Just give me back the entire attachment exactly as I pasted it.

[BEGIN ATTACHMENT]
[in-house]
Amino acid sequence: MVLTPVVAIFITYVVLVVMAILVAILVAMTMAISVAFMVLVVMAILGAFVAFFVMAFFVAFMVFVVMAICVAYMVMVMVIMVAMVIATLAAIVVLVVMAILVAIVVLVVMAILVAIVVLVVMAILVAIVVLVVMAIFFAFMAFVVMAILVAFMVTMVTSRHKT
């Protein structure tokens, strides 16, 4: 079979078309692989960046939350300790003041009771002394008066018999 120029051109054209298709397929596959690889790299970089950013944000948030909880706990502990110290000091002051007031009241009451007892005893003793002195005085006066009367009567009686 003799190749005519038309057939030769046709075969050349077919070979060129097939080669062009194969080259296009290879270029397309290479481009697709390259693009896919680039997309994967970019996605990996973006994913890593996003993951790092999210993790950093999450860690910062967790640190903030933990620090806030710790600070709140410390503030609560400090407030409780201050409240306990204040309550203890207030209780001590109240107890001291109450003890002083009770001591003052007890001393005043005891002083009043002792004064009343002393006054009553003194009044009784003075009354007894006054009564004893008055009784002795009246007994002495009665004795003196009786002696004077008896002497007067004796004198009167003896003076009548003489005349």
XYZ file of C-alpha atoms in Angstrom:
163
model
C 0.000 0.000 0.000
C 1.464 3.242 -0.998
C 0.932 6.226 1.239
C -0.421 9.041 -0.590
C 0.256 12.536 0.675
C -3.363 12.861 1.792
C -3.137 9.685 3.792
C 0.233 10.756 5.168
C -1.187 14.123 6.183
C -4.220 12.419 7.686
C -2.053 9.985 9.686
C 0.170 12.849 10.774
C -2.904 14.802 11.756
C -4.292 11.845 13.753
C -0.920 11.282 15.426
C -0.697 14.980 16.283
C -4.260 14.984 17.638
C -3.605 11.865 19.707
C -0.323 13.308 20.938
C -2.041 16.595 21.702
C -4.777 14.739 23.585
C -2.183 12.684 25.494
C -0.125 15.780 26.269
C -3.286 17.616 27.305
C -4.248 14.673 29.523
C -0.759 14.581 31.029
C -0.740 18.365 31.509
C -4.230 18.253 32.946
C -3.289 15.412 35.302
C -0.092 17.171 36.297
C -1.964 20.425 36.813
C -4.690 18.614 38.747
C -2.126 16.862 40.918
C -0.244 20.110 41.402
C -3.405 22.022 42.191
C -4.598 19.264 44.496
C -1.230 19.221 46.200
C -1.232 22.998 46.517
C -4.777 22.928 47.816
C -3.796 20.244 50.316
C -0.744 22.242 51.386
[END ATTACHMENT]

[in-house]
Amino acid sequence: MVLTPVVAIFITYVVLVVMAILVAILVAMTMAISVAFMVLVVMAILGAFVAFFVMAFFVAFMVFVVMAICVAYMVMVMVIMVAMVIATLAAIVVLVVMAILVAIVVLVVMAILVAIVVLVVMAILVAIVVLVVMAIFFAFMAFVVMAILVAFMVTMVTSRHKT
């Protein structure tokens, strides 16, 4: 079979078309692989960046939350300790003041009771002394008066018999 120029051109054209298709397929596959690889790299970089950013944000948030909880706990502990110290000091002051007031009241009451007892005893003793002195005085006066009367009567009686 003799190749005519038309057939030769046709075969050349077919070979060129097939080669062009194969080259296009290879270029397309290479481009697709390259693009896919680039997309994967970019996605990996973006994913890593996003993951790092999210993790950093999450860690910062967790640190903030933990620090806030710790600070709140410390503030609560400090407030409780201050409240306990204040309550203890207030209780001590109240107890001291109450003890002083009770001591003052007890001393005043005891002083009043002792004064009343002393006054009553003194009044009784003075009354007894006054009564004893008055009784002795009246007994002495009665004795003196009786002696004077008896002497007067004796004198009167003896003076009548003489005349």
XYZ file of C-alpha atoms in Angstrom:
163
model
C 0.000 0.000 0.000
C 1.464 3.242 -0.998
C 0.932 6.226 1.239
C -0.421 9.041 -0.590
C 0.256 12.536 0.675
C -3.363 12.861 1.792
C -3.137 9.685 3.792
C 0.233 10.756 5.168
C -1.187 14.123 6.183
C -4.220 12.419 7.686
C -2.053 9.985 9.686
C 0.170 12.849 10.774
C -2.904 14.802 11.756
C -4.292 11.845 13.753
C -0.920 11.282 15.426
C -0.697 14.980 16.283
C -4.260 14.984 17.638
C -3.605 11.865 19.707
C -0.323 13.308 20.938
C -2.041 16.595 21.702
C -4.777 14.739 23.585
C -2.183 12.684 25.494
C -0.125 15.780 26.269
C -3.286 17.616 27.305
C -4.248 14.673 29.523
C -0.759 14.581 31.029
C -0.740 18.365 31.509
C -4.230 18.253 32.946
C -3.289 15.412 35.302
C -0.092 17.171 36.297
C -1.964 20.425 36.813
C -4.690 18.614 38.747
C -2.126 16.862 40.918
C -0.244 20.110 41.402
C -3.405 22.022 42.191
C -4.598 19.264 44.496
C -1.230 19.221 46.200
C -1.232 22.998 46.517
C -4.777 22.928 47.816
C -3.796 20.244 50.316
C -0.744 22.242 51.386